Honolulu (1939)

When you settle in to watch a film called “Honolulu,” you might expect to see a lush, expansive musical with plenty of opulent sets and numbers, perhaps a sequence or two in Technicolor to highlight the natural beauty of the island and to wow the viewer’s imagination. But, lest you start to think that all of 1939’s films were big epics, that’s really not the case for MGM’s 1939 Honolulu—it’s a very small-scale movie, set mostly in the interiors of passenger ships and homes instead of tropical jungles and pristine beaches. Instead, we’re treated to some fun trick photography and several Eleanor Powell dance numbers, which may be a fair enough trade for some people.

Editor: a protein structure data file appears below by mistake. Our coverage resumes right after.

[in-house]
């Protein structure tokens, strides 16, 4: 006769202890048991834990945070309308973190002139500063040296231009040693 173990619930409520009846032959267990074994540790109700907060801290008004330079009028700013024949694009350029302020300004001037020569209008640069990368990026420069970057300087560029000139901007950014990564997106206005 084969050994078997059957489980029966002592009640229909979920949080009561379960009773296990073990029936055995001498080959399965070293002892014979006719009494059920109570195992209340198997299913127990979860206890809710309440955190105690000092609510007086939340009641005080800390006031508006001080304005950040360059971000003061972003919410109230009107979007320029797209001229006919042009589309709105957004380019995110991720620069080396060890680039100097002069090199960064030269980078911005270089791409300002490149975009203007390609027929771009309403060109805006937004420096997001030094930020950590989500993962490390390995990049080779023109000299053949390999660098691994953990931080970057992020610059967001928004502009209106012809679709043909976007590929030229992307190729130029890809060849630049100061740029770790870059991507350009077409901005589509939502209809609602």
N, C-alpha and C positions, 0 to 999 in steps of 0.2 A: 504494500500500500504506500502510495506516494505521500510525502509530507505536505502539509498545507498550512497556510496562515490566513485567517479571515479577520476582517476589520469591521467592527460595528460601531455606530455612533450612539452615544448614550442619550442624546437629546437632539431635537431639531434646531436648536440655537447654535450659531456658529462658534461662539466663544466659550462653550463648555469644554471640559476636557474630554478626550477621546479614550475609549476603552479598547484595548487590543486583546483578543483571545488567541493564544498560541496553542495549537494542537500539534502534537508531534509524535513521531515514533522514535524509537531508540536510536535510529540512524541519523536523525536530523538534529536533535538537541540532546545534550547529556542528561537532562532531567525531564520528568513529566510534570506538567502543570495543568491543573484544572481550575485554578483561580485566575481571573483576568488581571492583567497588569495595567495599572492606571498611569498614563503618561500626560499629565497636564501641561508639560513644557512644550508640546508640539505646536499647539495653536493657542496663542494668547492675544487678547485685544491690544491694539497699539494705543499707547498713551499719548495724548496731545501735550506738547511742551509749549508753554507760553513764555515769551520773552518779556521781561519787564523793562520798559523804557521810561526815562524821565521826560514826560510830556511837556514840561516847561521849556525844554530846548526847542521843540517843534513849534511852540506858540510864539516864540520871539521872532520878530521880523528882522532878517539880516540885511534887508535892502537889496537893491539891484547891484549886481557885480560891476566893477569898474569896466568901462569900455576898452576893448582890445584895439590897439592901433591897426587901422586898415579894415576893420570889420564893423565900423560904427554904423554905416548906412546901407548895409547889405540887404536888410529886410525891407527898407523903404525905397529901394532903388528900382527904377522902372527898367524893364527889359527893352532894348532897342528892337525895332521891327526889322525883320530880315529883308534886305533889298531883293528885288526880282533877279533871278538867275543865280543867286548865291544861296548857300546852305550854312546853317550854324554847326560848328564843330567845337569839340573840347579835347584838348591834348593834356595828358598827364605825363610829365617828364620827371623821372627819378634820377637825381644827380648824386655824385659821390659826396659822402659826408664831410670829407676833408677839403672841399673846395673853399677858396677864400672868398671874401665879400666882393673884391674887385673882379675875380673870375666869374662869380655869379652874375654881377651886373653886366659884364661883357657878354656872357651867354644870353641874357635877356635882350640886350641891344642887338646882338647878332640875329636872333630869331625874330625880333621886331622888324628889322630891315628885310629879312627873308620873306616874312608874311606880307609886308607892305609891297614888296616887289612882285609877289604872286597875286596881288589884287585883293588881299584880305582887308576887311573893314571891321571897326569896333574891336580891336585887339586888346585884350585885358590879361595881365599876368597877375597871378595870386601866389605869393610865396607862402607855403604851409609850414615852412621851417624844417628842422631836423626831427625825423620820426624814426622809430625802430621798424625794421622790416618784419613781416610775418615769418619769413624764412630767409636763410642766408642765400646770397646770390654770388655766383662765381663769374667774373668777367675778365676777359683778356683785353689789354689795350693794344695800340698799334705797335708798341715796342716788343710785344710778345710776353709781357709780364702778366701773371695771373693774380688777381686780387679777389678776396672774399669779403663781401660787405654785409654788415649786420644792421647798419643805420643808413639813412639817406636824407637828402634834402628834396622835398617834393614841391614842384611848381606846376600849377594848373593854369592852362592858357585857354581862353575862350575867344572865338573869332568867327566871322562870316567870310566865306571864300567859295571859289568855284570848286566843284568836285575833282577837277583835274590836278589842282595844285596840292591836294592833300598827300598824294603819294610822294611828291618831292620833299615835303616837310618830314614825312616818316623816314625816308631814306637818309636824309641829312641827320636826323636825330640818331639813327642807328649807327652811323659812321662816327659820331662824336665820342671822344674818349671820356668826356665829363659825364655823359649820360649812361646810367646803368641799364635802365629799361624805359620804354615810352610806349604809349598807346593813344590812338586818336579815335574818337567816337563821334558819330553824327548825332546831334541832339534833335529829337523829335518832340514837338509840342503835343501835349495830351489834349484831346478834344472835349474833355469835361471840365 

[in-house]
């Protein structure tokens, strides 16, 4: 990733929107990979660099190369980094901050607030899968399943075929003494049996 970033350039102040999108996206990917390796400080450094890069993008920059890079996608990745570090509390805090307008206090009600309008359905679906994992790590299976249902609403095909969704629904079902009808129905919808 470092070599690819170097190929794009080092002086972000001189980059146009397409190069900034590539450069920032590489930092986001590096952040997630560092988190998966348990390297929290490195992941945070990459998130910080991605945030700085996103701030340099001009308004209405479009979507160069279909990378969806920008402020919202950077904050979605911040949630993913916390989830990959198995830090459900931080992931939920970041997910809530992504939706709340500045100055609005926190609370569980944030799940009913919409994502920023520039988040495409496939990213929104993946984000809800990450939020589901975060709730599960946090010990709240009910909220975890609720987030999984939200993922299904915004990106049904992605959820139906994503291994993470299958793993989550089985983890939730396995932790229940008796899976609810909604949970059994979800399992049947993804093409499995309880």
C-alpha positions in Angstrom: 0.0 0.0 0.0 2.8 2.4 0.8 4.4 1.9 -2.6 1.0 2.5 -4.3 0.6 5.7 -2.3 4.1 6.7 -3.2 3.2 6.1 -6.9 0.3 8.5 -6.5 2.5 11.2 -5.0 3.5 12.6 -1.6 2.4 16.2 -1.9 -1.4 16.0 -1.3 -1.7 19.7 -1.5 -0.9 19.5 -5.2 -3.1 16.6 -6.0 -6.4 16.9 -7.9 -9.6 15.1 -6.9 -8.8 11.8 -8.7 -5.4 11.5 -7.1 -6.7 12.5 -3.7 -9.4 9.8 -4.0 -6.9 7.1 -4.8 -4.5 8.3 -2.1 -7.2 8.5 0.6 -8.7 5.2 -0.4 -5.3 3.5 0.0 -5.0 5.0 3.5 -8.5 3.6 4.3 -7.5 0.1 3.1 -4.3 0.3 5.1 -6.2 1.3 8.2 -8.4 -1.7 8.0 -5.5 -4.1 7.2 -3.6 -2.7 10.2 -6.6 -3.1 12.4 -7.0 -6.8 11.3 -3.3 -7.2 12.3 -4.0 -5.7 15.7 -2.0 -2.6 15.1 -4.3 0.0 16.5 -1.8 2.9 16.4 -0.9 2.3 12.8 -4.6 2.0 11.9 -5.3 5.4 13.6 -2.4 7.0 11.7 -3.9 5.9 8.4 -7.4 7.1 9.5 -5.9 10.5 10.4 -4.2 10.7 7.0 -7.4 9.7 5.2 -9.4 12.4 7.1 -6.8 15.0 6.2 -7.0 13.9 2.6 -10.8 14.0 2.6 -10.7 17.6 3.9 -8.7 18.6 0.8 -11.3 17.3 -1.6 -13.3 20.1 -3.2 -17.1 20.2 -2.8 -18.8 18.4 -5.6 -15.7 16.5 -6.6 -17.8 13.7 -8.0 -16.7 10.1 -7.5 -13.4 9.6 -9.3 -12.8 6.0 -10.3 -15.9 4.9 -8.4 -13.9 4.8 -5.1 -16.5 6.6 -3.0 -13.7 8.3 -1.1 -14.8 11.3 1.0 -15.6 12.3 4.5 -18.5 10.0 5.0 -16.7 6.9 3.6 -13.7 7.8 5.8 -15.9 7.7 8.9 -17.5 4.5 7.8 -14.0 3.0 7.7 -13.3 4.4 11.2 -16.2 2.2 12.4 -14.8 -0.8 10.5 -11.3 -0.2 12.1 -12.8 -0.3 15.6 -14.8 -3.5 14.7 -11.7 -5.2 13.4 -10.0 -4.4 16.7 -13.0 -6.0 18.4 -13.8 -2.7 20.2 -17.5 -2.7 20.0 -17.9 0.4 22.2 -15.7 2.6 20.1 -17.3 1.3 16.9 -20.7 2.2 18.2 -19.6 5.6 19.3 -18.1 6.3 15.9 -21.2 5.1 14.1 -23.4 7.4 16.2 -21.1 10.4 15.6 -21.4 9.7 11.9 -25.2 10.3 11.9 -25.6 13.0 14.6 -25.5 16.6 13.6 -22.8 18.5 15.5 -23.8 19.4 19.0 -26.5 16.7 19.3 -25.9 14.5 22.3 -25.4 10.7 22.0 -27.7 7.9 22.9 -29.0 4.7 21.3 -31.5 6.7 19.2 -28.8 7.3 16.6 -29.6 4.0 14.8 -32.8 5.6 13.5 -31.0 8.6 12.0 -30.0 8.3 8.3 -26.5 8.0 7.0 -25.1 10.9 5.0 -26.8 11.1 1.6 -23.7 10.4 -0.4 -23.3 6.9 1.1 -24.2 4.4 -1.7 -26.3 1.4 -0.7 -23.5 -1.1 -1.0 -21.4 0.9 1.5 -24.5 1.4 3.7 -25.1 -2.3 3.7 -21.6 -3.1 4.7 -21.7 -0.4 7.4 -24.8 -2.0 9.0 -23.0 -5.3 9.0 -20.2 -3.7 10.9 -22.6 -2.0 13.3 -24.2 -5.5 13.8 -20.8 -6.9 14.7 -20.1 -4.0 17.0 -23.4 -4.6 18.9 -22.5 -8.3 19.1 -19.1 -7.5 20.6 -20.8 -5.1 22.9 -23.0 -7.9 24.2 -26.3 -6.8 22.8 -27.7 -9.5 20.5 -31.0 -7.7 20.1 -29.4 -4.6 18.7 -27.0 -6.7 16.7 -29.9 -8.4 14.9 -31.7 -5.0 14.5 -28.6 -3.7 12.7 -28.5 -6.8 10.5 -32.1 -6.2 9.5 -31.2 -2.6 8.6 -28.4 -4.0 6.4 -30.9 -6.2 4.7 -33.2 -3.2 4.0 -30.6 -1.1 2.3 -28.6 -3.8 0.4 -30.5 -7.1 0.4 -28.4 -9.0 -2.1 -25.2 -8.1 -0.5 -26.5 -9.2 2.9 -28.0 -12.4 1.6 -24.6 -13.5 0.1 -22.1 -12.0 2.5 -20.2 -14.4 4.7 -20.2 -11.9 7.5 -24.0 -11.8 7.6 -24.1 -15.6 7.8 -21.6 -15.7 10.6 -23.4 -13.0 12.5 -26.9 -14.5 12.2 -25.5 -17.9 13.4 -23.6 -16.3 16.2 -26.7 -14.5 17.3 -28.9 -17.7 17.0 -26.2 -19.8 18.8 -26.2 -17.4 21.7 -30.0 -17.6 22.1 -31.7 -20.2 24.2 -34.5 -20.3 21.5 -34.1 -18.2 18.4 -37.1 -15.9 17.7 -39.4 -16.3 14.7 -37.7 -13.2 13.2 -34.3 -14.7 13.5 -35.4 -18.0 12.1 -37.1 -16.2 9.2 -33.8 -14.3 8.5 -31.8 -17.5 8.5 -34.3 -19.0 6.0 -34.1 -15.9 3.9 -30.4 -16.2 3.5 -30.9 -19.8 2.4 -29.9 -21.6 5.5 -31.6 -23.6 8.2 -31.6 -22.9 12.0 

The Fleet’s In (1942)

There’s something so inherently charming about the classic, sailor musical. For the American public, World War 2 had become such a part of their daily lives that it even began to infiltrate the typically happy world of musicals. It’s a subgenre that’s essentially impossible to recreate at any other moment in history—they’re inherently of their time, and I love the sweet kind of optimism and escapism that typically exist, despite the aspects of reality encroaching in. TCM focused on a specific subset of “sailors on leave” pictures a few nights ago, and I caught one that I had never seen: The Fleet’s In, starring Dorothy Lamour and William Holden.